The April 2010 BP Deepwater Horizon oil spill did $17.2 billion in damage to natural resources, a study published in the journal Science said.

Scientists conducted a six-year study of the impact of the 134-million gallon BP oil spill in the Gulf of Mexico. Researchers created a survey to put a dollar value on the natural resources damaged by the BP disaster by determining how much a household was willing to pay for measures that would prevent similar damages if aanother spill happened.

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The BP spill damaged beaches, marshes, animals, fish and coral, which people deem extremely valuable. The study found Americans value the natural resources at $17.2 billion.

“This is proof that our natural resources have an immense monetary value to citizens of the United States who visit the Gulf and to those who simply care that this valuable resource is not damaged,” Kevin Boyle, a Virginia Tech professor of agricultural and applied economics, said in a statement.

A month after the BP spill, the U.S. National Oceanic and Atmospheric Administration ordered researchers to put a value on the environmental harm caused by the BP explosion and subsequent spill. The study found the average household was willing to pay $153 in taxes for programs that prevent events like the BP oil spill. The $153 was then multiplied by the number of those surveyed and had a final valuation of $17.2 billion.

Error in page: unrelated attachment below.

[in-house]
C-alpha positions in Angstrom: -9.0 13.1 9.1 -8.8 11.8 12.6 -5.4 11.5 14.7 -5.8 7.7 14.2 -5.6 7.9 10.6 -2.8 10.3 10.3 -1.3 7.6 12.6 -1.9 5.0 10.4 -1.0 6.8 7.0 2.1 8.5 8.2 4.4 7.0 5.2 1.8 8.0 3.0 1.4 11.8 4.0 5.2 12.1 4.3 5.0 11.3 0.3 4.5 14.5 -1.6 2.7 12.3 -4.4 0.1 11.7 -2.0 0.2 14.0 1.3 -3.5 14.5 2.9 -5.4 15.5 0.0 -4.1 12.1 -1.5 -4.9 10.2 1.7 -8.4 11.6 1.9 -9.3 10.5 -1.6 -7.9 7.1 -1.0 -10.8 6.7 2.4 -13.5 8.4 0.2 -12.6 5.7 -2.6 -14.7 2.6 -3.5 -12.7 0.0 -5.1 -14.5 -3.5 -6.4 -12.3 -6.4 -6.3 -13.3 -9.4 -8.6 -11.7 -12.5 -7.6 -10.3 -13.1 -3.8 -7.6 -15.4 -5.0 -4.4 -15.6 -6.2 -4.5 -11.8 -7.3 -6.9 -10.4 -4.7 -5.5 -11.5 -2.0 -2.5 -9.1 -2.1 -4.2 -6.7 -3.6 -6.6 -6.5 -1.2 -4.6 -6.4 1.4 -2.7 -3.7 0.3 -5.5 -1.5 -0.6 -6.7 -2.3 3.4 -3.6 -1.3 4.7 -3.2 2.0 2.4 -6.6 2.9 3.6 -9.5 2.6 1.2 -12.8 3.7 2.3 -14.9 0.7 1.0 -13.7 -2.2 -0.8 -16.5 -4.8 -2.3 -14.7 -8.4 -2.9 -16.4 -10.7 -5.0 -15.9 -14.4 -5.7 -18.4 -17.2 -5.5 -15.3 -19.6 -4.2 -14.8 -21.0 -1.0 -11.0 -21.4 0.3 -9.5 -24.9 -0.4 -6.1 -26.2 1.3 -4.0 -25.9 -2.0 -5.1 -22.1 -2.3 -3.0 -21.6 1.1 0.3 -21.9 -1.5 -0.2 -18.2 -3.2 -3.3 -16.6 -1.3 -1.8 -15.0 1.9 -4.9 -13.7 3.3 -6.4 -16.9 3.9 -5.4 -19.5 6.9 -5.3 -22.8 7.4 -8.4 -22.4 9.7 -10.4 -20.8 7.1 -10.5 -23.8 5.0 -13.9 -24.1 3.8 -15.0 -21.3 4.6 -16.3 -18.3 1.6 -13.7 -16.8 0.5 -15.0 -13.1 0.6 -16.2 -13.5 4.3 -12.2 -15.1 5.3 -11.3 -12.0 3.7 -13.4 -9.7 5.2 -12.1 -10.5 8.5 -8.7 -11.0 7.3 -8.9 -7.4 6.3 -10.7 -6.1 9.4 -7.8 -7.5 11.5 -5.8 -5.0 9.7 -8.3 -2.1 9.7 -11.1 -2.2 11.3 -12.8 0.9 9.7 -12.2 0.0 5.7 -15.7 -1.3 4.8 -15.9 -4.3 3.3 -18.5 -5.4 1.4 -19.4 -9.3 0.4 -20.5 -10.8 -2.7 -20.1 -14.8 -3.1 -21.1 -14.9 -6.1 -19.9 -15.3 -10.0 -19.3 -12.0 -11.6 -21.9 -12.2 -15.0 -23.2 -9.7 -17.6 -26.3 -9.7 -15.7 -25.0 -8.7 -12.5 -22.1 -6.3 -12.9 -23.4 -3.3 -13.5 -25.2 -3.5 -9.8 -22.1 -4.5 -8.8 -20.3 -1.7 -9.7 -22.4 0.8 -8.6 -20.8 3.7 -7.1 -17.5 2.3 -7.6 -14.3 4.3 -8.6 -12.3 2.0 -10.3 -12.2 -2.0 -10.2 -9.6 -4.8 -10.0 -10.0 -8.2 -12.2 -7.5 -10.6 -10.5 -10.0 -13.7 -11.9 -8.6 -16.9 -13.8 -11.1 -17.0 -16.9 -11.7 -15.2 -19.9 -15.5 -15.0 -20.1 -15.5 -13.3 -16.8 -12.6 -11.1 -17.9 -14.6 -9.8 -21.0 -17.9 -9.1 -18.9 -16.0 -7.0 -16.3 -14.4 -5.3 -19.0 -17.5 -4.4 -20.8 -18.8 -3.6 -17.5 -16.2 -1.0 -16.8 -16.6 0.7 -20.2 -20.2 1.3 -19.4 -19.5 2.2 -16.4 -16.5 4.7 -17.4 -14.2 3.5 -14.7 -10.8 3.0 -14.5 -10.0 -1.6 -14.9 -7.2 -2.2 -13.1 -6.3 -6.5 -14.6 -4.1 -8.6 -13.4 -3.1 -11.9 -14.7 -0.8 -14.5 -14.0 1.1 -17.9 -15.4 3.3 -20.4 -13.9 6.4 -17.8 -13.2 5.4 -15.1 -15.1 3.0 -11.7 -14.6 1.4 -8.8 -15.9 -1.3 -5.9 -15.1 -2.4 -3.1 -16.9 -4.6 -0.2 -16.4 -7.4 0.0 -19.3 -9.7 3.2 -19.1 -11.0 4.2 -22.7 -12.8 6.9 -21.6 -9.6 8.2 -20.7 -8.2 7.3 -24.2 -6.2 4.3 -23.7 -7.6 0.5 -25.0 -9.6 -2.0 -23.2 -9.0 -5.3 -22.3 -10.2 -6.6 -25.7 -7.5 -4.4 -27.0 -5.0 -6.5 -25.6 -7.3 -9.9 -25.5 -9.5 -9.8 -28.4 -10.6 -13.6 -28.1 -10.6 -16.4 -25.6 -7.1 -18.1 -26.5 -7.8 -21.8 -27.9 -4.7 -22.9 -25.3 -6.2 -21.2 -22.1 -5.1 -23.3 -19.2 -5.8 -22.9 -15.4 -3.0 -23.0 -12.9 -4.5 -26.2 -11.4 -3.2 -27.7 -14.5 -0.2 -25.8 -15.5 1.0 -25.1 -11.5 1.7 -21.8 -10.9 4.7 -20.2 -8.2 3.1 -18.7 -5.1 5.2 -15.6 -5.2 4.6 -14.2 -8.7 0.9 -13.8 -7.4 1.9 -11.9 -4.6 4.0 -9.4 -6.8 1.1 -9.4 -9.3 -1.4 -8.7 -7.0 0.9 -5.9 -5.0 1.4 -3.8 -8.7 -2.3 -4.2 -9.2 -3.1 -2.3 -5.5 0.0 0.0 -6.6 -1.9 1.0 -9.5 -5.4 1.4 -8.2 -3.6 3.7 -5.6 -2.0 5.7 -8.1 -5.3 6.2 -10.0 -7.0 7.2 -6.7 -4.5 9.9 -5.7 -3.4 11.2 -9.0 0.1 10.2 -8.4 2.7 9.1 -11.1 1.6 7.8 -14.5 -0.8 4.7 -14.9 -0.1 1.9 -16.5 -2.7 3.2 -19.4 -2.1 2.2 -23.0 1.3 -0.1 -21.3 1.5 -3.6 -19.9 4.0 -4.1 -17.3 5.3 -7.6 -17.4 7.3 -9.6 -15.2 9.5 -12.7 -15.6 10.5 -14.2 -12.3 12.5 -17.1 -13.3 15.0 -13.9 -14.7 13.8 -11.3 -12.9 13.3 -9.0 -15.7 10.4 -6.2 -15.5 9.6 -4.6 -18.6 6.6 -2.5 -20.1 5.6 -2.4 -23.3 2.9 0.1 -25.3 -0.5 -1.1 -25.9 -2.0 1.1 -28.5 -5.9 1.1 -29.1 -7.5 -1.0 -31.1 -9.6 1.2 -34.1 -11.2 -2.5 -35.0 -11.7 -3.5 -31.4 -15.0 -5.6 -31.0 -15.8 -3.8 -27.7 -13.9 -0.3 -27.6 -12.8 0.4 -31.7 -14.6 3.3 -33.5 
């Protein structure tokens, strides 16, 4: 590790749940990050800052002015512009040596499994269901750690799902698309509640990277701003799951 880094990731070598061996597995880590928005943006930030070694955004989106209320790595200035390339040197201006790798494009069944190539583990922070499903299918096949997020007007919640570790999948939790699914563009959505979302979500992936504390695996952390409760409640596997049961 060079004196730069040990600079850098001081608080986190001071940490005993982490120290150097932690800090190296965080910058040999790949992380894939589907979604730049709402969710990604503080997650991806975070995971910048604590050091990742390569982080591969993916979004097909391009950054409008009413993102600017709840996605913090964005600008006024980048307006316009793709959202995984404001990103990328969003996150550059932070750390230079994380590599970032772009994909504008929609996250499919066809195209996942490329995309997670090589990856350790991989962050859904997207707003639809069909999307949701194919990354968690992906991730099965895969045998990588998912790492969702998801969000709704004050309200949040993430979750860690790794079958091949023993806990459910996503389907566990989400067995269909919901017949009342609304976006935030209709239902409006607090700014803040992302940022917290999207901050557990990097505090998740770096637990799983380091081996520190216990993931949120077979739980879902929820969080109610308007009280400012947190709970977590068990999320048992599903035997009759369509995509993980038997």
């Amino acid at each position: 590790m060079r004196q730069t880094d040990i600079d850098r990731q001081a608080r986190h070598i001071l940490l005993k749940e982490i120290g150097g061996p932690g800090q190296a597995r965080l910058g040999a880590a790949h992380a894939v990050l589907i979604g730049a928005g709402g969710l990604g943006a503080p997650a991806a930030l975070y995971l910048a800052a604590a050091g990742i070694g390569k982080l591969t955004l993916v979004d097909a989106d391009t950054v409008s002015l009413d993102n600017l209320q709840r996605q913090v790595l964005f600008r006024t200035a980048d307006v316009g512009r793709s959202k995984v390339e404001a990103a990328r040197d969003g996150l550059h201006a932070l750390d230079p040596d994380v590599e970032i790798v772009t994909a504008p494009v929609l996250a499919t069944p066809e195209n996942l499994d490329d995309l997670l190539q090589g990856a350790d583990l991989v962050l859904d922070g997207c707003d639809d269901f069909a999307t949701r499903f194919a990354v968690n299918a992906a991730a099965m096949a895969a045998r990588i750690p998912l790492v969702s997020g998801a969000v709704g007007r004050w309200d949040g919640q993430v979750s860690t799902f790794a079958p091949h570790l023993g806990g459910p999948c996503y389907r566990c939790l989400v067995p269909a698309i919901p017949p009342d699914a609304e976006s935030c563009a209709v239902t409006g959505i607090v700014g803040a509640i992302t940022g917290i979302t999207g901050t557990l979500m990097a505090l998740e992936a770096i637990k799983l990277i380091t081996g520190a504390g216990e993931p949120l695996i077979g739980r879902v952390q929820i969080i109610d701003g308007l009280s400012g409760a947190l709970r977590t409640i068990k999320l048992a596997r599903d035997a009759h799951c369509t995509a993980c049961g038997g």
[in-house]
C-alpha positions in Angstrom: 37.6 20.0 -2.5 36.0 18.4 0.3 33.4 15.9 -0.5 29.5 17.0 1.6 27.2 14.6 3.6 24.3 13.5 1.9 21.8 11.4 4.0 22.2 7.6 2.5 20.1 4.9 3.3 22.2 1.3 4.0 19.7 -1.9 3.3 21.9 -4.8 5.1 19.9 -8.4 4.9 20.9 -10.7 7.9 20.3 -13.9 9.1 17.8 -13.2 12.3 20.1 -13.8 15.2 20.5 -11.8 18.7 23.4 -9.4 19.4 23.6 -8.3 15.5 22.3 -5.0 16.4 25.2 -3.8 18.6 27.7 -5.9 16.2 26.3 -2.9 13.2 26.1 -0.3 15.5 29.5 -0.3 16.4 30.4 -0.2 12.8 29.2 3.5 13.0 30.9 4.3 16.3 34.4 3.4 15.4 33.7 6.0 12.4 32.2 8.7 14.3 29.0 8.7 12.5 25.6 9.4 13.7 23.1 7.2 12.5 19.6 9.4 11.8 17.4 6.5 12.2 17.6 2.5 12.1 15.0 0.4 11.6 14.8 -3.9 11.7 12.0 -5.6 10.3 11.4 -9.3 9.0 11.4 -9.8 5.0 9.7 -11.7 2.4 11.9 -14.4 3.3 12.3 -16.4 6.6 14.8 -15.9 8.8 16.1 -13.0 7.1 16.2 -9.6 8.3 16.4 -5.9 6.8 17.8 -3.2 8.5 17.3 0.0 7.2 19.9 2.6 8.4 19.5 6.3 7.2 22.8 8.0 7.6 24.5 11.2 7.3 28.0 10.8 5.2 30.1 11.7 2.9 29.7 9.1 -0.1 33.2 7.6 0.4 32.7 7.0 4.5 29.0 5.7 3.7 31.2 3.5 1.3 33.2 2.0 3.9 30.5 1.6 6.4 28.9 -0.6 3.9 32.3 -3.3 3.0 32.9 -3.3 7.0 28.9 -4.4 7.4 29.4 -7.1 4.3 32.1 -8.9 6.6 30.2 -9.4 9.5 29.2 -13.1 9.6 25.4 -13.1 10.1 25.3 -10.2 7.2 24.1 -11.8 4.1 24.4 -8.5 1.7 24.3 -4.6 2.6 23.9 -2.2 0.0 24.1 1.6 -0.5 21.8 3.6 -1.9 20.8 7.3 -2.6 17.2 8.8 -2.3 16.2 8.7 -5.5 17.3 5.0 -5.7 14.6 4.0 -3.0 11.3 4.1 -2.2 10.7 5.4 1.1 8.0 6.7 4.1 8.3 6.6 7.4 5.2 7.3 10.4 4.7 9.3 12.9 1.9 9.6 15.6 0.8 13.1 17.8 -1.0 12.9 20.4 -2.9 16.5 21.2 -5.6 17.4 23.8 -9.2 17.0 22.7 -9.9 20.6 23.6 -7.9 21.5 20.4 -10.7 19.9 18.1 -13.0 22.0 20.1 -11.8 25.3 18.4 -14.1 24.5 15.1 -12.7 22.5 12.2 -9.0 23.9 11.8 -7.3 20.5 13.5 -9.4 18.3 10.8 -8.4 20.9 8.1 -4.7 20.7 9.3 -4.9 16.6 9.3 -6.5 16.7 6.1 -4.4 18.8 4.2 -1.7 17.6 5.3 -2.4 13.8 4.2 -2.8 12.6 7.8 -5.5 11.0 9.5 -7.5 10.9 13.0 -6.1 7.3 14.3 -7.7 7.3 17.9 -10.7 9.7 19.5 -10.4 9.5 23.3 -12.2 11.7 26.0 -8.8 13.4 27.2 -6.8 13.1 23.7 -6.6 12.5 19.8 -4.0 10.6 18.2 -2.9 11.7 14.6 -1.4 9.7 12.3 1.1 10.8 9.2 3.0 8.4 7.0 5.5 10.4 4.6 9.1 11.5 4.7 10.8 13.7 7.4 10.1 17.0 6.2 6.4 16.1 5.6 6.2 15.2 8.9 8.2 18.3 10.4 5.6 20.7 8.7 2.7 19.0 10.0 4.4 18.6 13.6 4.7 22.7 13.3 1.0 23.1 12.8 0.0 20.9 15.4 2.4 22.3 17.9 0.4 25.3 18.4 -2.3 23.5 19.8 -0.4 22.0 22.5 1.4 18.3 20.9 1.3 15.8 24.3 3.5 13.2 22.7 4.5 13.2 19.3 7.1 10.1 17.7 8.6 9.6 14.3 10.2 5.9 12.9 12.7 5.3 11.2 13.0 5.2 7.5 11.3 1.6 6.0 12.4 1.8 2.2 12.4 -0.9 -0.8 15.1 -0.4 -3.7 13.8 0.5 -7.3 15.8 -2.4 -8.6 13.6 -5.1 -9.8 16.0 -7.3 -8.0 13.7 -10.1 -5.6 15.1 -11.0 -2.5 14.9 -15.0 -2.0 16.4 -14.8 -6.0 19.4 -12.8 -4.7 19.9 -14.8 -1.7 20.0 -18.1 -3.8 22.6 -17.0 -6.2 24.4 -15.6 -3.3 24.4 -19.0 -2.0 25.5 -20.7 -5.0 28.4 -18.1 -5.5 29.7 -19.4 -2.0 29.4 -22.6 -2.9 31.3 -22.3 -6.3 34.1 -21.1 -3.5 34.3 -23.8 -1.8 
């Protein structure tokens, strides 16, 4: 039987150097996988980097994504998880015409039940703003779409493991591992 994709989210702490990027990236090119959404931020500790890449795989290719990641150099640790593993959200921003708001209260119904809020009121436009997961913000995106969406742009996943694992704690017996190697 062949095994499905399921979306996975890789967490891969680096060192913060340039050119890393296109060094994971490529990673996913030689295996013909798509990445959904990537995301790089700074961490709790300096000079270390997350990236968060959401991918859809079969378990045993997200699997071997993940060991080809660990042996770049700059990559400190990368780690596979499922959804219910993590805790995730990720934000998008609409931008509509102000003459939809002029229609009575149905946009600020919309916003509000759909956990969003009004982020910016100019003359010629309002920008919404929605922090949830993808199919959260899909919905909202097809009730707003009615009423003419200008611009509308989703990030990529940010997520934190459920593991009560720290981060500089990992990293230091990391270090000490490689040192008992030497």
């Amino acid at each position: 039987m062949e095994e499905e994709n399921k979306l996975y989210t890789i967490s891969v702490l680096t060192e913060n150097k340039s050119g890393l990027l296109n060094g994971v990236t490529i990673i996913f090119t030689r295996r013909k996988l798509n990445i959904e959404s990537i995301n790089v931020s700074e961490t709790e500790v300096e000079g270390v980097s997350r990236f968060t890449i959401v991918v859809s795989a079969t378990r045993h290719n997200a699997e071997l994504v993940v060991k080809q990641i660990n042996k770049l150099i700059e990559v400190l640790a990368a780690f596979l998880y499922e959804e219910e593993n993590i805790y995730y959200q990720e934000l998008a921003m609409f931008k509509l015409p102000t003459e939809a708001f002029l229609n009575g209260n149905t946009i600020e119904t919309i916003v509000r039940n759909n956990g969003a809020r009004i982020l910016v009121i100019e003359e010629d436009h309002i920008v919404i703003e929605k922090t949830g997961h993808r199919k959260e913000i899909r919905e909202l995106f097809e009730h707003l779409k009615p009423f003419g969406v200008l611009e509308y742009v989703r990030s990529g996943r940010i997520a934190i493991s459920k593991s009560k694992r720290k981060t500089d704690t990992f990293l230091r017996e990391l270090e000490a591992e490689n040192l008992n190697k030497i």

“The results were eye-opening in that we could tell how much people really value marine resources and ecosystems,” said Boyle, who was one of the authors of the paper. “And even more meaningful because we did additional analysis that proved the legitimacy of oft-criticized values for environmental resources.”

The study is the first financial accounting of the natural resources impacted by BP oil spill.

The Deepwater Horizon oil rig explosion killed 11 workers and caused a leak that lasted 87 days.

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After the incident, BP’s chief executive officer stepped down. The company said it created a “new safety division with sweeping powers to oversee and audit its operations around the world” after the disaster, and said it's making the company “a safer, more risk-aware business.”

Scientists hope the study will compel politicians to protect the environment from such events.

“Our estimate can guide policymakers and the oil industry in determining not only how much should be spent on restoration efforts for the Deepwater spill, but also how much should be invested to protect against damages that could result from future oil spills,” Boyle said. “People value our natural resources, so it’s worth taking major actions to prevent future catastrophes and correct past mistakes.”